Heidi Glosser looks at a jar of water brought in by Paul Bauman of the Toledo Area Sanitary District during a Mosquito Task Force meeting in Ottawa Hills.
A task force of Ottawa Hills citizens and public officials who object to pesticide fogging for mosquitoes learned Wednesday that getting out of the Lucas County mosquito-control program may not be an option for the village.
The director of the Lucas County Sanitary District, Richard Cohen, told the group gathered for a meeting Tuesday night that Ohio law requires the agency to control the mosquito population. District biologist Paul Bauman said the agency uses spraying, which some in Ottawa Hills want halted, along with a larvacide program and an education program to get rid of mosquitoes.
Mr. Bauman said while some small communities in the Cleveland area have passed ordinances to stop mosquito spraying, that may not be an option in the Toledo area.
The task force met for more than two hours in what was at times a contentious meeting. About 10 spectators also filled the small meeting room in the Ottawa Hills administration building. Most of them oppose the night pesticide fogging in the village.
Ottawa Hills Village Administrator Marc Thompson said the task force was formed after a few residents complained to the council about the spraying program. Resident Matt Cooper also launched an online petition against the practice.
Mr. Cooper, who grew up in Ottawa Hillsand moved back to the village about five years ago to raise his family, said he has researched the issue and believes the chemicals in the insecticide are a more serious concern than the threat of diseases carried by mosquitoes, such as West Nile virus.
West Nile virus, which can in rare instances cause death was a primary focus of much of the discussion because the sanitary district recently discovered West Nile in mosquitoes caught in a trap in Ottawa Hills. After the district sprayed the area, he said the mosquito population declined substantially and subsequent tests of mosquitoes showed negative results for West Nile.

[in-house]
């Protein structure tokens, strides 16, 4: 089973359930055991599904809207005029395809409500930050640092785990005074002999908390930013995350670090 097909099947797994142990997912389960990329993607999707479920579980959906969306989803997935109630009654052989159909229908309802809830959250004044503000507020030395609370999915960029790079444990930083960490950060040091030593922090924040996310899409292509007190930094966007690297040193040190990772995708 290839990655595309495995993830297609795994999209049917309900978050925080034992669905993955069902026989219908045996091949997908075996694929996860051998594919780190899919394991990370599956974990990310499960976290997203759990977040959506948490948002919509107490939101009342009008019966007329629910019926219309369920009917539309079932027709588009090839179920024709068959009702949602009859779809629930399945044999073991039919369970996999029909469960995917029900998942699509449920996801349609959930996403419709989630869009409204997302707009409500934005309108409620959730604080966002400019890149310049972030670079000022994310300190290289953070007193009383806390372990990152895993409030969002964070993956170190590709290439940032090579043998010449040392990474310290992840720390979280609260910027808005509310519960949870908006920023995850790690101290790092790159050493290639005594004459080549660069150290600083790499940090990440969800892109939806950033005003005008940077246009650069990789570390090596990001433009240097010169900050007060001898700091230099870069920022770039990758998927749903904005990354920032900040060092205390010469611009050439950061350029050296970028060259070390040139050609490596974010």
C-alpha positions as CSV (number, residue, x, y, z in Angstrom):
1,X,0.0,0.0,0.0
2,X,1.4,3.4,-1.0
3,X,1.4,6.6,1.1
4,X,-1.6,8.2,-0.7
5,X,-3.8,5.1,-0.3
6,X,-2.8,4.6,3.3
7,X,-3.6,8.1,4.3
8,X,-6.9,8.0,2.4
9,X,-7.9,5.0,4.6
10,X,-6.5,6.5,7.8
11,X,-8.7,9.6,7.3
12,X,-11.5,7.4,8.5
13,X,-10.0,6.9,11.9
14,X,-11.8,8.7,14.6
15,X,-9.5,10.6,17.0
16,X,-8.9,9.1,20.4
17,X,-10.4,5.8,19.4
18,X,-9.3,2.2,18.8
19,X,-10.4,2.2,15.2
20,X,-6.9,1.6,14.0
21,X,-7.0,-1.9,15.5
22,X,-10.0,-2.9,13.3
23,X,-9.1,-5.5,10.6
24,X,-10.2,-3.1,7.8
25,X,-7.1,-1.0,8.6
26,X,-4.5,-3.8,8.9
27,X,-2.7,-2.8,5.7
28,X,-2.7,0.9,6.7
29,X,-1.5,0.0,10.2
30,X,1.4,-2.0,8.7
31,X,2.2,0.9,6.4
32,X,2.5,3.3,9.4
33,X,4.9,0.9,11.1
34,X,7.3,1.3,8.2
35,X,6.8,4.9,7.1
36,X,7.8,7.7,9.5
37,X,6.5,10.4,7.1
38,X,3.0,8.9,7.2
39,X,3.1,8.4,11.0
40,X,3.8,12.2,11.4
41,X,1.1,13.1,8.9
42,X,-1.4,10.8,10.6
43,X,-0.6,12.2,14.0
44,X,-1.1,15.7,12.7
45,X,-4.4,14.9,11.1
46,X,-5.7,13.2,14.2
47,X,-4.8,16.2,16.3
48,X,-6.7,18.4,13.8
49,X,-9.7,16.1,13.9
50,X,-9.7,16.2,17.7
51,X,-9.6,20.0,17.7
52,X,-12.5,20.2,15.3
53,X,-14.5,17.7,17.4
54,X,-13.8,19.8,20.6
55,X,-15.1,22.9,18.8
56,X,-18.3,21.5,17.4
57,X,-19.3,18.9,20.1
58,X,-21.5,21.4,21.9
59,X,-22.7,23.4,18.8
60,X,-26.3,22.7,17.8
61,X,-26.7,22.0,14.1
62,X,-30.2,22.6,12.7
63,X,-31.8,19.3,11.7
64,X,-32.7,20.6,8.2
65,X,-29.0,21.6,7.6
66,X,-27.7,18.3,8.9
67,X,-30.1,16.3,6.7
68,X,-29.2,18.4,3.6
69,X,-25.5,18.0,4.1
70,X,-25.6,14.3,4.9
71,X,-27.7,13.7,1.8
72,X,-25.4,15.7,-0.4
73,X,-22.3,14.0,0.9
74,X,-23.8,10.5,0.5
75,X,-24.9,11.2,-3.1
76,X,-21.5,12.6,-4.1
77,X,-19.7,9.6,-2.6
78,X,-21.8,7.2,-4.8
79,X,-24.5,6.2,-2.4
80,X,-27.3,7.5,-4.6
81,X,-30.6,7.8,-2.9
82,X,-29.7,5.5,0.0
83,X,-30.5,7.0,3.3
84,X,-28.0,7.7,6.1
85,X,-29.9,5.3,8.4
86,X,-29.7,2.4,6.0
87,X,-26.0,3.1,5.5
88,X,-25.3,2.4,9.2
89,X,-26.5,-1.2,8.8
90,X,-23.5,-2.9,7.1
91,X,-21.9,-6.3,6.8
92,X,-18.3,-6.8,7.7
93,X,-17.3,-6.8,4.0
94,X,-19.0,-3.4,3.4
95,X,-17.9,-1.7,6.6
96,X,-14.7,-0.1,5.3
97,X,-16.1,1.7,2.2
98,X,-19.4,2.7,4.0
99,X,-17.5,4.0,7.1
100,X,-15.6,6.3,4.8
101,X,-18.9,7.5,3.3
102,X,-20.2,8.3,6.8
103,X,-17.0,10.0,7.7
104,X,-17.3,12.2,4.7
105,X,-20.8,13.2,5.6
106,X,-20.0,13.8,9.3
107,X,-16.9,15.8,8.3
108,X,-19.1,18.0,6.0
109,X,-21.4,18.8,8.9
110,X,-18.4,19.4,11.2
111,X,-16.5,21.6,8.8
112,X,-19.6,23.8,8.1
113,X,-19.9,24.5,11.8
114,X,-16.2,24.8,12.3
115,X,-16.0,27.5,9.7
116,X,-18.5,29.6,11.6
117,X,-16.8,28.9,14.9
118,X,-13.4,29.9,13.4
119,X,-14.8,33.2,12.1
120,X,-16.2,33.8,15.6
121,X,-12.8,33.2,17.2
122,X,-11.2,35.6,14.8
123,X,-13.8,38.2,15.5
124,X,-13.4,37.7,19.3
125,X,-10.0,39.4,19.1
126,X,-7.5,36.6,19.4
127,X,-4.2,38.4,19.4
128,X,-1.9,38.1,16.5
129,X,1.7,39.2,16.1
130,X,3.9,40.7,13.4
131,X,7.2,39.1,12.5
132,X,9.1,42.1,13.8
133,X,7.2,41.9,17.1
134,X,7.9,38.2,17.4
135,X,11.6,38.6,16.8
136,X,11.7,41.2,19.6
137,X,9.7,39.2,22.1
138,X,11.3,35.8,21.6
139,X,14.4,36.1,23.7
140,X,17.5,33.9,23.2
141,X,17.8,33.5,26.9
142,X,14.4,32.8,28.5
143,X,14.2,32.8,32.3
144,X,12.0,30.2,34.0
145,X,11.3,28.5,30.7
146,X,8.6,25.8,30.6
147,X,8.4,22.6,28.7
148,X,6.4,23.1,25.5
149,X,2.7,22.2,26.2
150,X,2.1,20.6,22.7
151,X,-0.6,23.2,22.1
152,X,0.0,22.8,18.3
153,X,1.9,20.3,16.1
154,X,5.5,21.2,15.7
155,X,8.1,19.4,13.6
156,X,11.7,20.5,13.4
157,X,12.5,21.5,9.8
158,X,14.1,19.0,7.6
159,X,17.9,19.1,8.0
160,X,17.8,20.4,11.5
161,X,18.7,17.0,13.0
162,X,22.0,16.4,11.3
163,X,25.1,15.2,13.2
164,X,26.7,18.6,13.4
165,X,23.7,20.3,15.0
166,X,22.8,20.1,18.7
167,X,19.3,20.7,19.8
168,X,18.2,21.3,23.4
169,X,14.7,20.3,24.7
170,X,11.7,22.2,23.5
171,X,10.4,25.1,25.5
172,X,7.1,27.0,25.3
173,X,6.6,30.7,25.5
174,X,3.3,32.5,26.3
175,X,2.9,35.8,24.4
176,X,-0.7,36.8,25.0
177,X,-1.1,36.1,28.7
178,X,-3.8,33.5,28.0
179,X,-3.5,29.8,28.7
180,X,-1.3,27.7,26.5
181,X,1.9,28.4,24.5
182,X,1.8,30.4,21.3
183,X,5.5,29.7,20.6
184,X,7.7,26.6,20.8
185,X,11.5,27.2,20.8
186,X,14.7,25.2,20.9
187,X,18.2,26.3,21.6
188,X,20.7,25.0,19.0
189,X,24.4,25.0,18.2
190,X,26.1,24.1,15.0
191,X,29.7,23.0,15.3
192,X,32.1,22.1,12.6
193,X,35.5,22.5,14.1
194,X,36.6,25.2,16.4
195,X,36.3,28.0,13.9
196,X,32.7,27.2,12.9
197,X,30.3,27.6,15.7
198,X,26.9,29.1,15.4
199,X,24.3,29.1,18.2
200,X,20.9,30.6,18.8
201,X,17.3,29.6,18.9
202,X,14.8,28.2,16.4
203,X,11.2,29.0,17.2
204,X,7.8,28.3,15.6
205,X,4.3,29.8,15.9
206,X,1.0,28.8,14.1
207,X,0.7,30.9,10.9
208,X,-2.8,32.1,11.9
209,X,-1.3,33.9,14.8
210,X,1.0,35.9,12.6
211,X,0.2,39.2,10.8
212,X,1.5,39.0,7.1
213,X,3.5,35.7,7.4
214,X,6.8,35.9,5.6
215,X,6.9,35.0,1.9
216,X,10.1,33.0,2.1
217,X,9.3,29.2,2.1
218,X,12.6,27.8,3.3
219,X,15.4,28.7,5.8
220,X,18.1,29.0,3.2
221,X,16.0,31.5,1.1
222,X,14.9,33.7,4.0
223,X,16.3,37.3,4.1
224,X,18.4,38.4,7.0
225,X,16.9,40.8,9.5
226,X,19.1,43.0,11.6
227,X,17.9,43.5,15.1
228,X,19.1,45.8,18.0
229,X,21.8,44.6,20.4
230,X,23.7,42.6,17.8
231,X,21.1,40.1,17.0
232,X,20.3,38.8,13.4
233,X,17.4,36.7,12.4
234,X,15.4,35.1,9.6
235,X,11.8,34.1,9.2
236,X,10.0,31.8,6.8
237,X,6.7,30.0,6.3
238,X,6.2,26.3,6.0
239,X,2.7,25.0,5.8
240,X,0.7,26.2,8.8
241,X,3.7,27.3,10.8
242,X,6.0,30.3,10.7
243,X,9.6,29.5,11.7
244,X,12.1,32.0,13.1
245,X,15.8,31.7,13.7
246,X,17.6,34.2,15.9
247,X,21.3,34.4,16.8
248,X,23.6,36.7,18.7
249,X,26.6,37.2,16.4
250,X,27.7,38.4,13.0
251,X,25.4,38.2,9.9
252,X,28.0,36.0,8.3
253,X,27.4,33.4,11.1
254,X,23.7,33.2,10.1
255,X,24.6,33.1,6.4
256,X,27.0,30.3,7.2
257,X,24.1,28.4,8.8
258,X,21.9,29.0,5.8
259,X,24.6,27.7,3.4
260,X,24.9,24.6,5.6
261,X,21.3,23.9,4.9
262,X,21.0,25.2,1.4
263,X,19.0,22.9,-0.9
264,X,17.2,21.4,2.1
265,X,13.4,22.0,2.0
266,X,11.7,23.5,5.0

Guest speakers Dr. Brian Fink, second from right, and Dr. Eileen Metress, right, speak about the dangers of pesticides.
“We act as if ebola is upon us with West Nile," said Eileen Metress, professor emeritus of public health at the University of Toledo. Ms. Metress, who was invited to speak at the meeting about the dangers of chemicals and pesticide, said the concern about West Nile can be exaggerated.
She shared information from several national studies that suggest a connection between one of the primary chemicals used in the night fogging applications in Lucas County, chlorpyrifos, to neurological problems in children, including autisum and attention deficit disorder.
Toledo-Lucas County Health Commissioner Dr. David Grossman said, however, he is not convinced by the information presented because the studies did not prove the chemicals caused the problems.
“I know a lot of people would be upset if we did not spray and one of their relatives became sick,” Dr. Grossman said.
Mr. Bauman said homeowners have the right the ask the sanitary district not to spray their homes.
The task force members plan to explore their options to find a process for municipalities to end the spraying.
Contact Marlene Harris-Taylor at email@example.com or 419-724-6091.
Guidelines: Please keep your comments smart and civil. Don't attack other readers personally, and keep your language decent. Comments that violate these standards, or our privacy statement or visitor's agreement, are subject to being removed and commenters are subject to being banned. To post comments, you must be a registered user on toledoblade.com. To find out more, please visit the FAQ.